And now we come to Lucy Ripken’s last New York story, SEX AND DEATH: THE MOVIE. There will be other Lucy Ripken stories to follow, but this is the final one Lucy will experience while living in the SoHo loft that has been her home base since the first book.
By the way, I did want to mention—in case you hadn’t noticed–that unlike most mystery books series featuring one character going through many adventures, Lucy Ripken is aging throughout the course of these stories. I’m not keeping a strict watch on this element of the story, but Lucy is a 30something single woman in the city, in and out of love, in that zone where having children is still an option but less so every year. She is aware of the ticking bio-clocks and the friends with kids and all the other things that remind her that her life is not your normal one. She is beginning to think maybe she wants something more normal. And so this last blast of mad New York energy—the Sex and Death scenario–reminds her of that in its perverse ways. Reminds her that chasing these stories down will at some point not be enough to keep her motivated and/or happy. I don’t like to dwell on these things, because they can become a distraction from the story, but I have mentioned them enough to remind readers that these ongoing worries are part of her life.
And so there are reasons for Lucy’s departure, some personal, some not so personal. On the personal level, there is of course the loss of her father and the murder of her friend: these two events that took place in the last book have undermined Lucy’s already wavering desire to live in New York. But above and beyond all that, there is New York itself, undergoing changes in its usual relentless and unforgiving manner. The city is becoming less Bohemian, less artistic, less “free” in every sense of the word. New York has always been a money town but it has become more so with every passing year, and as this happens, it naturally affects people like Lucy in profound ways.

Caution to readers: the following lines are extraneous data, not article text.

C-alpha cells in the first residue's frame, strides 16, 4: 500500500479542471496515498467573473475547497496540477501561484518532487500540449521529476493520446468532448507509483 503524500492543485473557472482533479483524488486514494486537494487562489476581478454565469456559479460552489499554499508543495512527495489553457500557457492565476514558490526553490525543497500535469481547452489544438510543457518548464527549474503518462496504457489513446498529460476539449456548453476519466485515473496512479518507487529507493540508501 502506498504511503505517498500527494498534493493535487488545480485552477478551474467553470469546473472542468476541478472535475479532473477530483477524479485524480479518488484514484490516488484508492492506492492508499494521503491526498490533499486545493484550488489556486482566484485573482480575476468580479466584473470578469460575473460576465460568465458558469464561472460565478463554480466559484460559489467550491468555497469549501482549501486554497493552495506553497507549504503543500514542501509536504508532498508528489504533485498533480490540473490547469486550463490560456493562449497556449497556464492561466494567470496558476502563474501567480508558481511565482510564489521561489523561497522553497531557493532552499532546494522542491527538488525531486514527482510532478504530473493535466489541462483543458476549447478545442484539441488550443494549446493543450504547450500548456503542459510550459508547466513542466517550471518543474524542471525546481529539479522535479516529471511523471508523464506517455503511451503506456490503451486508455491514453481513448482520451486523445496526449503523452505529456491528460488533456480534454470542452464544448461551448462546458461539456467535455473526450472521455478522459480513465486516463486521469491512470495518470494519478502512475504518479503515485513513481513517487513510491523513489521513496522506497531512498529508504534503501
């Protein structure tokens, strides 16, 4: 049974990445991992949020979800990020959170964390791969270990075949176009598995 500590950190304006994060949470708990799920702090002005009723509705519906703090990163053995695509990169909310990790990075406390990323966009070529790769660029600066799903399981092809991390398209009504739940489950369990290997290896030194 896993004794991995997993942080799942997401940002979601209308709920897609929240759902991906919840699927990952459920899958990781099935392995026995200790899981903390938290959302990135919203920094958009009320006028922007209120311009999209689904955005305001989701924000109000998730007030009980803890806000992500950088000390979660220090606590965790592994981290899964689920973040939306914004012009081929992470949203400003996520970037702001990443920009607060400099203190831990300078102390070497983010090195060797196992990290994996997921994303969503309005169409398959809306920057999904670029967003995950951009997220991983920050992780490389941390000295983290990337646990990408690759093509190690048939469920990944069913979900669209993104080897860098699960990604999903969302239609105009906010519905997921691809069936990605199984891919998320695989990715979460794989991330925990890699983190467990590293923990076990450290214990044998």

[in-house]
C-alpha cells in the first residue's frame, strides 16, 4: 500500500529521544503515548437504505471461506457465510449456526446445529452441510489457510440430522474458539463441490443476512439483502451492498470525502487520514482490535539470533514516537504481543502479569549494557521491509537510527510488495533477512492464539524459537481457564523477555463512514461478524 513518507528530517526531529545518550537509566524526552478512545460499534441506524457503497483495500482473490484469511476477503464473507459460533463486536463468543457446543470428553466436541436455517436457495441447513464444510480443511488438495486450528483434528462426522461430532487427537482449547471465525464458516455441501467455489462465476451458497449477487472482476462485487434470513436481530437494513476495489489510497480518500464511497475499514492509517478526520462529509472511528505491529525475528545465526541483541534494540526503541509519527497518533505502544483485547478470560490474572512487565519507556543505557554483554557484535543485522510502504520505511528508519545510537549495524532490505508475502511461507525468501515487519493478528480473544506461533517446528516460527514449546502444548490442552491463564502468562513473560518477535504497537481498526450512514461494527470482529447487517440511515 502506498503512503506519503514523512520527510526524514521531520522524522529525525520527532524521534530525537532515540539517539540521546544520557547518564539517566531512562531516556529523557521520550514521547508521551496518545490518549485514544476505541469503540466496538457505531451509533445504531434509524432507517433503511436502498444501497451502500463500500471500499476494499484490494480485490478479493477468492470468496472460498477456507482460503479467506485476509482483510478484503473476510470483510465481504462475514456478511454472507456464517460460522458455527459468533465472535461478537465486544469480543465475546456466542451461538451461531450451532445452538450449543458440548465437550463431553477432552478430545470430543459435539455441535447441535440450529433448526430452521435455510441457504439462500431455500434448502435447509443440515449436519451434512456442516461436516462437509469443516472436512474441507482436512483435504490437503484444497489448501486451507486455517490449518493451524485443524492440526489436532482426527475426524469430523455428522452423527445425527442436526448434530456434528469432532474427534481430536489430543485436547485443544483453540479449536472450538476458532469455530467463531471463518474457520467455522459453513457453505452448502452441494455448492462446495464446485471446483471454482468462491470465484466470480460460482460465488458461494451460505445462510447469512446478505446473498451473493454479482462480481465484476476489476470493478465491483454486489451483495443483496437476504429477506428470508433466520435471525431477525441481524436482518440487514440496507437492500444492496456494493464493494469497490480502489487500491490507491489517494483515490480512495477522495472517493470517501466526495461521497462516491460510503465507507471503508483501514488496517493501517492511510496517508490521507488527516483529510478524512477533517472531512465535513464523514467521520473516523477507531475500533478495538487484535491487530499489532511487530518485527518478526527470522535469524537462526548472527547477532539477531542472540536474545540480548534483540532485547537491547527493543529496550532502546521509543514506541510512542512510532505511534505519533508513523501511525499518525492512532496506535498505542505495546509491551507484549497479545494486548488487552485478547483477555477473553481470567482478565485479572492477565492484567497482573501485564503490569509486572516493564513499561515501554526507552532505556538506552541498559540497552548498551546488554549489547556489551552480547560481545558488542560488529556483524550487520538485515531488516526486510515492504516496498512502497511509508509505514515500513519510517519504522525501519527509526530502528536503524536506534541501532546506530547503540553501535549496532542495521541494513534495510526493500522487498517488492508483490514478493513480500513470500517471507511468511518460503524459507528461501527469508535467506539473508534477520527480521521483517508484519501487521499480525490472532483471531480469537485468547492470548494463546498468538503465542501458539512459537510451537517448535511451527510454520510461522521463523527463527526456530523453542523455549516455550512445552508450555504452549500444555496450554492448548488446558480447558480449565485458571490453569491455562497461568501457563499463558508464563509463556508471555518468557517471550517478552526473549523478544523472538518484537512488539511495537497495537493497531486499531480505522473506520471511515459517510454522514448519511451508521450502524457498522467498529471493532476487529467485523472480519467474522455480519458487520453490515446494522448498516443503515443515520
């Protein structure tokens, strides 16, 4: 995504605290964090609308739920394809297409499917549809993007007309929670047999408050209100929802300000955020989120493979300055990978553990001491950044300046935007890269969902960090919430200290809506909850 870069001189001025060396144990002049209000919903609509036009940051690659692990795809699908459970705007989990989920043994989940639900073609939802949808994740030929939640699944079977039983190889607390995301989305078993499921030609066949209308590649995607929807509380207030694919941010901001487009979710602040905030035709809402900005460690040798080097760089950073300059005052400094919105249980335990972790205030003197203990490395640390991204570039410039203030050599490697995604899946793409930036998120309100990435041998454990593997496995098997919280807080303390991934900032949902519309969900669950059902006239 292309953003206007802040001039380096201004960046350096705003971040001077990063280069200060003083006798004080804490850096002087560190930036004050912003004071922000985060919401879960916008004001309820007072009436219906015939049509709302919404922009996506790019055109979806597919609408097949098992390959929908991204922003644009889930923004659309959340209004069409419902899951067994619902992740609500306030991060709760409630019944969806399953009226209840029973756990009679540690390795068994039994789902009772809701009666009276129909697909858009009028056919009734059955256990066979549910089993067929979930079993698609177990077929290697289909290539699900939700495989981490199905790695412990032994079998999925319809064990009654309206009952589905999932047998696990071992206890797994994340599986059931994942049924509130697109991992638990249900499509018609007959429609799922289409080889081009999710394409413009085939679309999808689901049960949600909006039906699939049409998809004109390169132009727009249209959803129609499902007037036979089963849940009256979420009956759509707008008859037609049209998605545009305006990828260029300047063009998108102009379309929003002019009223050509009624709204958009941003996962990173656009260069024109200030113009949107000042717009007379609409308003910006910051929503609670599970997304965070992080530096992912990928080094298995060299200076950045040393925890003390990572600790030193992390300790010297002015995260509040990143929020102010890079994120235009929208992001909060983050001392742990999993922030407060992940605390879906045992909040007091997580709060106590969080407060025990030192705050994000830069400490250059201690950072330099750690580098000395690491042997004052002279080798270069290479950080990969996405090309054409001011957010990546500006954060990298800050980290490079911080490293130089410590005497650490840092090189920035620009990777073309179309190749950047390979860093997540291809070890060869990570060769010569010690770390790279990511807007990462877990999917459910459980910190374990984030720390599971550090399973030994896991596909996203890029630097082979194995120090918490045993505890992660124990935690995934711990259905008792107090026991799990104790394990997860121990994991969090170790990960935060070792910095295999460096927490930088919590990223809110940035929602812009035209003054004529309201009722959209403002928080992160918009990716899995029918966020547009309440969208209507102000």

The kind of life she has lived in Manhattan is increasingly unattainable without more money than she has ever been able to make.
The economic and cultural changes brought on by the money surge are reflected in the movie Lucy is asked to work on. The movie, unofficially called A Movie About Sex and Death, is, yes, about that—about old men with younger women, about dark, destructive family conflicts re-emerging—but it is also about how New York, more particularly Manhattan, is changing, from the 19th and 20th century immigrant metropolis that had room for people from all over the world and every economic class, into a place where rich people come to park their money in real estate and play the stock market, the money market, all the markets that make money not by making things but by making deals. Don’t get me wrong, immigrants from all over still flood into New York, but mostly into the outer boroughs now. Nobody moves into Manhattan without a driving desire to “make it” on some public stage or other, or to make a lot of money, or to attain fame, fortune or notoriety. Few people come to Manhattan to simply get a job and make a life.
In real life, a good friend of ours was shooting a low budget movie on the Lower East Side a few years ago. We spent a day with him, or half a day, and as I watched the movie get made, or at least this little piece of it, this new Lucy Ripken tale offered itself up to me.